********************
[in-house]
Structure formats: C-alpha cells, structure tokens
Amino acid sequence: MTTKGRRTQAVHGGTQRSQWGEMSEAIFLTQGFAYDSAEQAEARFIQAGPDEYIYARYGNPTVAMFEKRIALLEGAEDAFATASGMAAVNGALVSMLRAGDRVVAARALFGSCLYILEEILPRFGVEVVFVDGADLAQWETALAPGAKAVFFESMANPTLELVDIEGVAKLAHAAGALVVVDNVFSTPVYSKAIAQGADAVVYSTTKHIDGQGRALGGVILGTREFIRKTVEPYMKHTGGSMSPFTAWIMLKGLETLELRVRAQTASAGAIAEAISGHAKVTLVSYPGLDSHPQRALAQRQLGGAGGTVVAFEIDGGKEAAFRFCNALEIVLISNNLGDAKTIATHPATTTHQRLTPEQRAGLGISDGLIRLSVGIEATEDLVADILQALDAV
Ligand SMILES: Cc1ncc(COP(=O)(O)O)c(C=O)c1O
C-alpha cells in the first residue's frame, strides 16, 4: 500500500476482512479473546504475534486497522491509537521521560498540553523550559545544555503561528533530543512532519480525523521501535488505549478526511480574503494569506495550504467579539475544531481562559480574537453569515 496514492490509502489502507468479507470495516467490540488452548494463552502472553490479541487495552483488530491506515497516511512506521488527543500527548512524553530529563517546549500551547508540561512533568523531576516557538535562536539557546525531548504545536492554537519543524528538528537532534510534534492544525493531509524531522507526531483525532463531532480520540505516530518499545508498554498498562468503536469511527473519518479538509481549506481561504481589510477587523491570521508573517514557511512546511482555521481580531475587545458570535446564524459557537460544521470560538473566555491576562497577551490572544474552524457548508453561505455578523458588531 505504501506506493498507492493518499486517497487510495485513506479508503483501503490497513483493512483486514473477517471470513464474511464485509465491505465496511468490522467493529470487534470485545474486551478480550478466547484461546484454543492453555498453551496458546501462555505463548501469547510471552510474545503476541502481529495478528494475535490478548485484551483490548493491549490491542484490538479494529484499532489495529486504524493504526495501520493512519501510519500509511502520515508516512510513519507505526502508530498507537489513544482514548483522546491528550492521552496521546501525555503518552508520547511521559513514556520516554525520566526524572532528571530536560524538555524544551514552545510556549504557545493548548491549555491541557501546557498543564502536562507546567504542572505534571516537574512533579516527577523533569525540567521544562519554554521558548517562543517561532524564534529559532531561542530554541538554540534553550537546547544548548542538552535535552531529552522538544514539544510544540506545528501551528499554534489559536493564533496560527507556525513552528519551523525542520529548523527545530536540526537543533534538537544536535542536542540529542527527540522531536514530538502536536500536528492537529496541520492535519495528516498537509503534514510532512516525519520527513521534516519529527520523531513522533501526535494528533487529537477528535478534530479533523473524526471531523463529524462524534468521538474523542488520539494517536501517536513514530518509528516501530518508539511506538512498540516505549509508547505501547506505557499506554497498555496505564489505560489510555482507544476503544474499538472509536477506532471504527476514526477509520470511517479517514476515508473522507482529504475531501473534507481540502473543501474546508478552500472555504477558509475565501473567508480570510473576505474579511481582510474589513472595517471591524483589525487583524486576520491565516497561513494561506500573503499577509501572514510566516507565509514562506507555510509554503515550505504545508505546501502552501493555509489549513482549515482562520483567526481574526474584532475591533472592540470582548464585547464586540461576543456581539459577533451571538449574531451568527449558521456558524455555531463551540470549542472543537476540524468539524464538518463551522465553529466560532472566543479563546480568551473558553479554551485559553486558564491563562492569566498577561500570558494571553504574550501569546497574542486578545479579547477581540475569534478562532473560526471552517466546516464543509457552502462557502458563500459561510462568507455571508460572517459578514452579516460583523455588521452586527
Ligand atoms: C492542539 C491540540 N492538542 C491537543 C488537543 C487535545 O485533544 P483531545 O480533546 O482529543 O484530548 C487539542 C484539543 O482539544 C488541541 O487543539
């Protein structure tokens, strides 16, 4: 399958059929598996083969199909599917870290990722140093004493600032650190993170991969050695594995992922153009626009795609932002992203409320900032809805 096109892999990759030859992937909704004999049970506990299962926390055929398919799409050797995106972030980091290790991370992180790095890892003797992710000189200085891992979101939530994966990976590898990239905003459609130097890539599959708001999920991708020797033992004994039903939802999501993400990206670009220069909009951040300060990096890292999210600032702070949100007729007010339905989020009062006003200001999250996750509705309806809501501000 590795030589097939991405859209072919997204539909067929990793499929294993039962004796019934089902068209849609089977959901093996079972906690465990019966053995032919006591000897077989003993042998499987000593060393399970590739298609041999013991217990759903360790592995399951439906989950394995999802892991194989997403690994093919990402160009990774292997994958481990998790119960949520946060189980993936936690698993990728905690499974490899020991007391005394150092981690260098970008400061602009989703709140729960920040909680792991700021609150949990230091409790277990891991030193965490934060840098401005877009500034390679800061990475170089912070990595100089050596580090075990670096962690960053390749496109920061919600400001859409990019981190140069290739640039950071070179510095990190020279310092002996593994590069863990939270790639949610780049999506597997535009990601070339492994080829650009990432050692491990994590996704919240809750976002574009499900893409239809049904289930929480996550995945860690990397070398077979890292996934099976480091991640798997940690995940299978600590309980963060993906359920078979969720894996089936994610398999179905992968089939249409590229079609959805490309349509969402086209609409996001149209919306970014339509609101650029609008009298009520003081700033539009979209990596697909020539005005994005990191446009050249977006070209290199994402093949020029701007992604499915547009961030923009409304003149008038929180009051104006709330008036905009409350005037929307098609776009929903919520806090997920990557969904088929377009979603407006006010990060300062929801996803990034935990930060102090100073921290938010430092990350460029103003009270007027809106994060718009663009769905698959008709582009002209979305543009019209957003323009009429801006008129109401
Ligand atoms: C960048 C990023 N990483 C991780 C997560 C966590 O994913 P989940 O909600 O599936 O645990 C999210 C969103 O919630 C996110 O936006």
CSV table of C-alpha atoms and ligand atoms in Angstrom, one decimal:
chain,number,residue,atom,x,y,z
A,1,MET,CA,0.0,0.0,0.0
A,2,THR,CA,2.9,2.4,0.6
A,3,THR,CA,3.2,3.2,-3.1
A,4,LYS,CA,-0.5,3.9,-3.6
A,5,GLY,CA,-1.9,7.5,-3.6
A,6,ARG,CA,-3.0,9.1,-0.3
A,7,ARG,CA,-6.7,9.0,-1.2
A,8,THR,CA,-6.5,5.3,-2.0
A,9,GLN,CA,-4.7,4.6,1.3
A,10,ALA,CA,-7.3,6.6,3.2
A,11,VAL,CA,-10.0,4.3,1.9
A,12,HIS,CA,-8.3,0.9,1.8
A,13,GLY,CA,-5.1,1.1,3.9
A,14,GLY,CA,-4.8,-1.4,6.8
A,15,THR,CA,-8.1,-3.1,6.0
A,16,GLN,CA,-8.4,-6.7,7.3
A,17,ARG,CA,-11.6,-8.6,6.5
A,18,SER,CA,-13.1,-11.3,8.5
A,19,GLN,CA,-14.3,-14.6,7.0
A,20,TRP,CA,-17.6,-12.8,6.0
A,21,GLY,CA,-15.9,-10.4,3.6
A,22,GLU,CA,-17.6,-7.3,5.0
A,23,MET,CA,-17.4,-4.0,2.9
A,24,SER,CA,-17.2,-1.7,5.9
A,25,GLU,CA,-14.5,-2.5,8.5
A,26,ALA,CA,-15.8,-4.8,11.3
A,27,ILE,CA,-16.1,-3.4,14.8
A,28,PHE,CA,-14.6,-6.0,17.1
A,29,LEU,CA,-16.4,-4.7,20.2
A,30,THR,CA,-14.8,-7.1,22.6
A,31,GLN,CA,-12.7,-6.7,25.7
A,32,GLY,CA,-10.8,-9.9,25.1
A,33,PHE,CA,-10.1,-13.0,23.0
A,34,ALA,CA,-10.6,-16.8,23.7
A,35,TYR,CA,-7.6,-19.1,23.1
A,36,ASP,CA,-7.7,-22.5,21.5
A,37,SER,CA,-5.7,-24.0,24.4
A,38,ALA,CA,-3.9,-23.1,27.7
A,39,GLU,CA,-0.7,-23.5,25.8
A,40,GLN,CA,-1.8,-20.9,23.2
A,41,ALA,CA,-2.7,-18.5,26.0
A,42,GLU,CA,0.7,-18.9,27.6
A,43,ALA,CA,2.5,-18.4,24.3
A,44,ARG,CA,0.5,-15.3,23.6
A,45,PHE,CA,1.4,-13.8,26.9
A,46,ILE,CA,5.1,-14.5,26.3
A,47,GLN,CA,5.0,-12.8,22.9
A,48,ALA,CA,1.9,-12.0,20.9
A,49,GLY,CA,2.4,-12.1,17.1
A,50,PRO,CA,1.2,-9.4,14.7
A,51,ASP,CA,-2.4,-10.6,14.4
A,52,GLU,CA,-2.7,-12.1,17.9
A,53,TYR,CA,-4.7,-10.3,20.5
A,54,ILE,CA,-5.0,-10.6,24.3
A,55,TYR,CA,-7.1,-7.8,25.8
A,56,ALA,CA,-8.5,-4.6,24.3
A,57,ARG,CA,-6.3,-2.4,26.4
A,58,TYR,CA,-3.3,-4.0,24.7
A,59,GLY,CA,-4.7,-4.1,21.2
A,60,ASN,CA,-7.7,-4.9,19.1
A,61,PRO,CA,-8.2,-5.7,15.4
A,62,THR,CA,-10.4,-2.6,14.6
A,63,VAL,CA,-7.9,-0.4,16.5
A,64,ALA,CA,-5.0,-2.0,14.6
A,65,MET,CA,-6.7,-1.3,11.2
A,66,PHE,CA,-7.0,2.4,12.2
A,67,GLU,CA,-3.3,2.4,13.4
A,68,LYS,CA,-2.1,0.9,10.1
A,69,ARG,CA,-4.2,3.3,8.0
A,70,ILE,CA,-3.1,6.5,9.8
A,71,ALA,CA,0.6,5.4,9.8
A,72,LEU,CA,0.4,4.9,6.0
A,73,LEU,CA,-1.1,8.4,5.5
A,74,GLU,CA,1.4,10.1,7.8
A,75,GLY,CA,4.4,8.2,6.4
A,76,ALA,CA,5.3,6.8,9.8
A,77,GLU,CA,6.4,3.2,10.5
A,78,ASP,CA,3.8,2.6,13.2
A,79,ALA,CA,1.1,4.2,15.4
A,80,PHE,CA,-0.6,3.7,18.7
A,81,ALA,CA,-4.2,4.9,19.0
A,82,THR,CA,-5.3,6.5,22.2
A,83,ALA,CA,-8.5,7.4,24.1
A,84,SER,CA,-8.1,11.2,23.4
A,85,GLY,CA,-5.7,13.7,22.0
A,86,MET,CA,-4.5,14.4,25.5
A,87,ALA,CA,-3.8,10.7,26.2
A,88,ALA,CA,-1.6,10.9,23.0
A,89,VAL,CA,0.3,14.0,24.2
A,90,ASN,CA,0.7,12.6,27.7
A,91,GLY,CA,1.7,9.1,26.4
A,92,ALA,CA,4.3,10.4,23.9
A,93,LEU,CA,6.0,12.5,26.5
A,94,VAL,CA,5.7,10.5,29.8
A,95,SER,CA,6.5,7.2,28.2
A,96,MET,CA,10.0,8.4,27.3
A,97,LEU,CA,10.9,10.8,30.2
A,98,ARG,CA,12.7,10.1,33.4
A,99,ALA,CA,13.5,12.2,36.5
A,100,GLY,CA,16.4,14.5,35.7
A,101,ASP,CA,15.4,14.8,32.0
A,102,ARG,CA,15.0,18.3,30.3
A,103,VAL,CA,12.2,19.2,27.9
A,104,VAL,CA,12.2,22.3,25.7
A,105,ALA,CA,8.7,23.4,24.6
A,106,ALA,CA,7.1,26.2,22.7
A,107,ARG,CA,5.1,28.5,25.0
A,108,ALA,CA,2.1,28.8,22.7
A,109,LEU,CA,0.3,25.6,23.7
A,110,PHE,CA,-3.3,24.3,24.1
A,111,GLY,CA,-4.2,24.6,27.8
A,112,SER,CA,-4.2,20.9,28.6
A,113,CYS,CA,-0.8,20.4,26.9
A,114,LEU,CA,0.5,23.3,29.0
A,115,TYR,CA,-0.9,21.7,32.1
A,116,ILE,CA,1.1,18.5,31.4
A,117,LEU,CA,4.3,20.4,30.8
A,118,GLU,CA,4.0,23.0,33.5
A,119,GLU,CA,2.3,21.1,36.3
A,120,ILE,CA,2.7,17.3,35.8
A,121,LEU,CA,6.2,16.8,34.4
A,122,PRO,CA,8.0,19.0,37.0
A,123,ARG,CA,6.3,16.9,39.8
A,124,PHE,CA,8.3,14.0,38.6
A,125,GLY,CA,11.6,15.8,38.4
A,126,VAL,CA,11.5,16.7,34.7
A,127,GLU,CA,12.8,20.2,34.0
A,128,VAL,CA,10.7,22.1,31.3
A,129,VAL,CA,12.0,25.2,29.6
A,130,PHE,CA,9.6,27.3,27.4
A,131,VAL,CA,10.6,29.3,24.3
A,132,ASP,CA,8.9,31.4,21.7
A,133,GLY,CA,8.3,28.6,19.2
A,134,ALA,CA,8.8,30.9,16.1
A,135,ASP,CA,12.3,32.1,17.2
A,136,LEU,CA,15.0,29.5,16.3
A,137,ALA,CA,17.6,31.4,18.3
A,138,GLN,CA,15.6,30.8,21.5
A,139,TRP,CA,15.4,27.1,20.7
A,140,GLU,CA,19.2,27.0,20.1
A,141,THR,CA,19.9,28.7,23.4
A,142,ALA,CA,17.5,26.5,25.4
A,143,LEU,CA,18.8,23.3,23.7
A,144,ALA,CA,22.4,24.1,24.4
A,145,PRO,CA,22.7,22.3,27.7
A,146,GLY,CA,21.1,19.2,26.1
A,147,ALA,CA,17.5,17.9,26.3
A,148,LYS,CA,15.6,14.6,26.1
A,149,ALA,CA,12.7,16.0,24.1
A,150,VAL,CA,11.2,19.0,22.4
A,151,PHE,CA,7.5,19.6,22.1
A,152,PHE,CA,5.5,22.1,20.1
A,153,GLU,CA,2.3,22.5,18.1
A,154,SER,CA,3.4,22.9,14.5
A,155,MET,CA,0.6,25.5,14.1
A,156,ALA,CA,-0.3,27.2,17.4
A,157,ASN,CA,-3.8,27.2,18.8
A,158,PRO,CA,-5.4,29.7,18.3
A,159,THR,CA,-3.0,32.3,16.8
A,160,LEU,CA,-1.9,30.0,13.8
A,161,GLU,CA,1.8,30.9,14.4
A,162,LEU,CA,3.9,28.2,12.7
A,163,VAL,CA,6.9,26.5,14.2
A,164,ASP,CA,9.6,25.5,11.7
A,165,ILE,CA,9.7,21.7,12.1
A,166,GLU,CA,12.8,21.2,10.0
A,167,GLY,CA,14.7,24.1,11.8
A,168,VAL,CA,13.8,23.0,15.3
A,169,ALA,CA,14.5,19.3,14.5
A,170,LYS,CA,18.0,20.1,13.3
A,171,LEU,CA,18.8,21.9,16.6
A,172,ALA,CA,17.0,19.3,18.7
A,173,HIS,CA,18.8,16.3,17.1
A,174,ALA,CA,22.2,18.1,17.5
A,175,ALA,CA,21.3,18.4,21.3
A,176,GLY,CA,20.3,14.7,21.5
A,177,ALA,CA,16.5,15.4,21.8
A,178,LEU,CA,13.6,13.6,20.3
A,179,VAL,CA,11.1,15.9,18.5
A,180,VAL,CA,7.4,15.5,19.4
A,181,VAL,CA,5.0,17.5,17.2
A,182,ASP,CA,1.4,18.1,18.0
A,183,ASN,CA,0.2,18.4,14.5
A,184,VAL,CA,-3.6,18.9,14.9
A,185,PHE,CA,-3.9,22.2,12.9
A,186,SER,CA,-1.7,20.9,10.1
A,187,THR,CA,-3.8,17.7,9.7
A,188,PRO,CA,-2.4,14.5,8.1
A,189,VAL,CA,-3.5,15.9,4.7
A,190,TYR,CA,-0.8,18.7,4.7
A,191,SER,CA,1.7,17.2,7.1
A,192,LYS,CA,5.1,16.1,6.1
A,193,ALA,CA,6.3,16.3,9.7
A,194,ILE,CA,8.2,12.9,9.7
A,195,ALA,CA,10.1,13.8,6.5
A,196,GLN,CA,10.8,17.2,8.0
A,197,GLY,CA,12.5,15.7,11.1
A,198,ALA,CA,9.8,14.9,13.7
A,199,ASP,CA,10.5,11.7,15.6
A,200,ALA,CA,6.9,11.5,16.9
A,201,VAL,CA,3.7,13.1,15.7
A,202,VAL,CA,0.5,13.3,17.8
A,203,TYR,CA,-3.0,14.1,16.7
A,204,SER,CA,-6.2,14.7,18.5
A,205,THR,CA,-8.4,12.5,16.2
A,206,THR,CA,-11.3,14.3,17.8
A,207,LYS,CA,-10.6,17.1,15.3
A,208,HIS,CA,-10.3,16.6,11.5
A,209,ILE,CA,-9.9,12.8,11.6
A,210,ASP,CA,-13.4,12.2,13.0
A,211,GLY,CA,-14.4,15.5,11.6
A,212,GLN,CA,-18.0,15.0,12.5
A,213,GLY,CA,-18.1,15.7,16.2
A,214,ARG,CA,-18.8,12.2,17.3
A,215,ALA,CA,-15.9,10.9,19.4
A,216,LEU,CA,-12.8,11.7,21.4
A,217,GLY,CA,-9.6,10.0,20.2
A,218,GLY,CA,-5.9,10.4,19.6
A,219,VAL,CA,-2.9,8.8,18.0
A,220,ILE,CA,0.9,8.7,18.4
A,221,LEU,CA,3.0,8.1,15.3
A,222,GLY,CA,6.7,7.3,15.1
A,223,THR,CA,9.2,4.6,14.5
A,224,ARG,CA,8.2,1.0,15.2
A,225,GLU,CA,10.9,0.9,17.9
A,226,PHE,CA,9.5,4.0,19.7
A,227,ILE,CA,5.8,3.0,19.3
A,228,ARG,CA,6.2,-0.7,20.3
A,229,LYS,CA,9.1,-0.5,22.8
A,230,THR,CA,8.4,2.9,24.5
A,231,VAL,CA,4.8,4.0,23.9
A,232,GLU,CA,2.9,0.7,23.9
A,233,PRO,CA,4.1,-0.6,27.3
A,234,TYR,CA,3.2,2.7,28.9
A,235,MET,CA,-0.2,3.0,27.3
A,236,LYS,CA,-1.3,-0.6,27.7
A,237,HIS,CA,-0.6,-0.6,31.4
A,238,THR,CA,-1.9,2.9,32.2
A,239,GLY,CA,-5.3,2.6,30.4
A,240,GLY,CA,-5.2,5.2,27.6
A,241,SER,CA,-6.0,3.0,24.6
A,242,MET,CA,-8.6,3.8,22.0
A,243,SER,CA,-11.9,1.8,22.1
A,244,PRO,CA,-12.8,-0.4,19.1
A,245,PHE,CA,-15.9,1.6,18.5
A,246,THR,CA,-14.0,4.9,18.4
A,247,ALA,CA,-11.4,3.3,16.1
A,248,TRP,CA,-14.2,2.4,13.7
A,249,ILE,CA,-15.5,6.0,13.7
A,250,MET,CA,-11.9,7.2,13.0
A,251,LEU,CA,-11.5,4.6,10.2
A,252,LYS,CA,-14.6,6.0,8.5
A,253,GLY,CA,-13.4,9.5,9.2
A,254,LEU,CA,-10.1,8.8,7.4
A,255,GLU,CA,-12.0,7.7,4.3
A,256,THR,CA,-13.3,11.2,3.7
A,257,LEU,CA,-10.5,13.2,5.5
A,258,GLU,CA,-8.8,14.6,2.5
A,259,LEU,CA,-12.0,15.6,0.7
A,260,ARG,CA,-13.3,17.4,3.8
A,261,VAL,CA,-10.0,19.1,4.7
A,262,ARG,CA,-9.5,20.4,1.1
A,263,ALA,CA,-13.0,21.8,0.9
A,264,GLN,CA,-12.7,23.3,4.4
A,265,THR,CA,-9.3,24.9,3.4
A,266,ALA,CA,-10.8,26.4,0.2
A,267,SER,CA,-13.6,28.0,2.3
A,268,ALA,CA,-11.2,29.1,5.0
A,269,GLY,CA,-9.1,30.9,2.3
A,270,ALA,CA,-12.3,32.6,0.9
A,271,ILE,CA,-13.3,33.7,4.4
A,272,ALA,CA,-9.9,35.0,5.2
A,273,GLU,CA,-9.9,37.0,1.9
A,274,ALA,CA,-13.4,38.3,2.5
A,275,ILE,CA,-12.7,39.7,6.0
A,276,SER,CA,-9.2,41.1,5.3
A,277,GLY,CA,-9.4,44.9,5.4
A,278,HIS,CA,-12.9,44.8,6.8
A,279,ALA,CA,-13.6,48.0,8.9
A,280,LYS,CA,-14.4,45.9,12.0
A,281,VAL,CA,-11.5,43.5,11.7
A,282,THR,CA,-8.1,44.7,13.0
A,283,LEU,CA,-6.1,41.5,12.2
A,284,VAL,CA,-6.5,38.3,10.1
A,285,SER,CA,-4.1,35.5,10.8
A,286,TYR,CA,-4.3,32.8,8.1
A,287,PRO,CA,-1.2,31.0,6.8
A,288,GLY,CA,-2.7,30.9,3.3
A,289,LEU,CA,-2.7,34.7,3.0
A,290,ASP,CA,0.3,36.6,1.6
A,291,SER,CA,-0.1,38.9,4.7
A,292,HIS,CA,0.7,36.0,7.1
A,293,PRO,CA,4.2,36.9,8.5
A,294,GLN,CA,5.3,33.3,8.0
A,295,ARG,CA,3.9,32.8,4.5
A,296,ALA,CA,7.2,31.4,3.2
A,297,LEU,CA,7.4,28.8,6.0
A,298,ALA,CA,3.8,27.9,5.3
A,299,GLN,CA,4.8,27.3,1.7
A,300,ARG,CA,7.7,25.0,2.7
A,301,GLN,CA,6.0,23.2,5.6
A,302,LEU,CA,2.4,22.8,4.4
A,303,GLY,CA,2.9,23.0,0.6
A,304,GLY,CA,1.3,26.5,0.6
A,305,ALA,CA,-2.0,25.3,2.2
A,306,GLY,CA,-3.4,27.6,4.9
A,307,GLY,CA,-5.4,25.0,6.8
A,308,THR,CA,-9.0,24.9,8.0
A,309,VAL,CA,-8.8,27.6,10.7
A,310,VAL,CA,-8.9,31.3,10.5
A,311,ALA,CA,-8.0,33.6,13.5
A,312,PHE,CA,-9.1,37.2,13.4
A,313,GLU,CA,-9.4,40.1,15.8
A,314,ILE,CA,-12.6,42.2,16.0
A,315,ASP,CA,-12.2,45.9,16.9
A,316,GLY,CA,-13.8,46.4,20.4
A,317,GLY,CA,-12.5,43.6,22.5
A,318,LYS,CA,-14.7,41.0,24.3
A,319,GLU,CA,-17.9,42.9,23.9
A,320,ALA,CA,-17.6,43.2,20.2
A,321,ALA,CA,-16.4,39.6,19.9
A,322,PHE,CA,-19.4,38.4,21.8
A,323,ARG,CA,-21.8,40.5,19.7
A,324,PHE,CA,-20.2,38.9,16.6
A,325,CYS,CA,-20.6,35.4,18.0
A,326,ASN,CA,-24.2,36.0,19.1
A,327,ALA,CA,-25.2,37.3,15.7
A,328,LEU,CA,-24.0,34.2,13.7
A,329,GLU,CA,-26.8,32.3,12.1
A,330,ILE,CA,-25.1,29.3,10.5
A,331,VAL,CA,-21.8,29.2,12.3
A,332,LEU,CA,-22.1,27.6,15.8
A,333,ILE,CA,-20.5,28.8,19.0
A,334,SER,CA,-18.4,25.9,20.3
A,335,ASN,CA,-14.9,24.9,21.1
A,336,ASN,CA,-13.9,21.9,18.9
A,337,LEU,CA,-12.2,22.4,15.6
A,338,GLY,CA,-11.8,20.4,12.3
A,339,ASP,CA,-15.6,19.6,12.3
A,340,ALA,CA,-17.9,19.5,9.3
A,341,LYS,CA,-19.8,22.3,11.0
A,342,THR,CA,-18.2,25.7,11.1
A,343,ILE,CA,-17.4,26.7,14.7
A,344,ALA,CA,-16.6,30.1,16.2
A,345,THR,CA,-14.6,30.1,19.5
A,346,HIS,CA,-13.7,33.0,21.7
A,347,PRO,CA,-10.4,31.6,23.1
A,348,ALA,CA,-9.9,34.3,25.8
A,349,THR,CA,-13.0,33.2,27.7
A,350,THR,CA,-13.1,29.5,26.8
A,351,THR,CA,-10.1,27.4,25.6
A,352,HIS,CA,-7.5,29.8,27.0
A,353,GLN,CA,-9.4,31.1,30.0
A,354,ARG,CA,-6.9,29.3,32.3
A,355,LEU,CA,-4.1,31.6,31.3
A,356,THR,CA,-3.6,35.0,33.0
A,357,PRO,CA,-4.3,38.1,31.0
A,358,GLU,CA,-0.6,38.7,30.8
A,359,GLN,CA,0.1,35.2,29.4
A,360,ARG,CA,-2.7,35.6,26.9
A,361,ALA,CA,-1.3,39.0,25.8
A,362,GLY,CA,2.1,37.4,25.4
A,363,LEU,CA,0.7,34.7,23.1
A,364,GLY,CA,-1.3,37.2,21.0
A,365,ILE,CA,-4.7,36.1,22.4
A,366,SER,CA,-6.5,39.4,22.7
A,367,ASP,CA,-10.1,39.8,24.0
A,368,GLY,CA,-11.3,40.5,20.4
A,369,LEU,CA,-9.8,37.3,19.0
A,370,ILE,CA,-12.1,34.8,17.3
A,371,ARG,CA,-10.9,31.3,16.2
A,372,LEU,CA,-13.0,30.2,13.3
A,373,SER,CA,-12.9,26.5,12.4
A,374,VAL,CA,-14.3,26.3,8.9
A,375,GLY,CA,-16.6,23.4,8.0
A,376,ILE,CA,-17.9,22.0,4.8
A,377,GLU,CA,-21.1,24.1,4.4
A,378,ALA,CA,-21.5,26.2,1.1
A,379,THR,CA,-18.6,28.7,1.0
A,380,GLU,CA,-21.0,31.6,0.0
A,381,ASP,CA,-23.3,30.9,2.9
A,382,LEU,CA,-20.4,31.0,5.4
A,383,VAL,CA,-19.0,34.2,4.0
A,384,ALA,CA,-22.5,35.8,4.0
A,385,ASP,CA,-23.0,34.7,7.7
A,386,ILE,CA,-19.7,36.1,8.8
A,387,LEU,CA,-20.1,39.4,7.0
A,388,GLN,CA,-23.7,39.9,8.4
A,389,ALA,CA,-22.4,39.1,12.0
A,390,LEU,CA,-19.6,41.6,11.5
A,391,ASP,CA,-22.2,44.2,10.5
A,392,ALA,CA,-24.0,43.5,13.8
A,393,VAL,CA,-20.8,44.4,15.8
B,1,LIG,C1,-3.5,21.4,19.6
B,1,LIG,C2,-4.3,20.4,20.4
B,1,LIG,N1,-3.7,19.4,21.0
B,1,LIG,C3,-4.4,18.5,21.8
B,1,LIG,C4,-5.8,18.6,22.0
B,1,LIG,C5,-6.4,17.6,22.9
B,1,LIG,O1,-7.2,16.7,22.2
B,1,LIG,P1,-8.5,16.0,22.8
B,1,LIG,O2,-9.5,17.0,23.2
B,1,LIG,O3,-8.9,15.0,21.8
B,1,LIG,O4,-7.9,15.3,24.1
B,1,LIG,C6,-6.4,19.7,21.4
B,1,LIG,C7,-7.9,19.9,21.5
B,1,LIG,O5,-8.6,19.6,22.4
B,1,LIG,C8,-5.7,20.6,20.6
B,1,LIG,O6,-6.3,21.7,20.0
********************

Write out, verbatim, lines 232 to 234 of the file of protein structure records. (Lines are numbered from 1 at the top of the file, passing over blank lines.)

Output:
A,222,GLY,CA,6.7,7.3,15.1
A,223,THR,CA,9.2,4.6,14.5
A,224,ARG,CA,8.2,1.0,15.2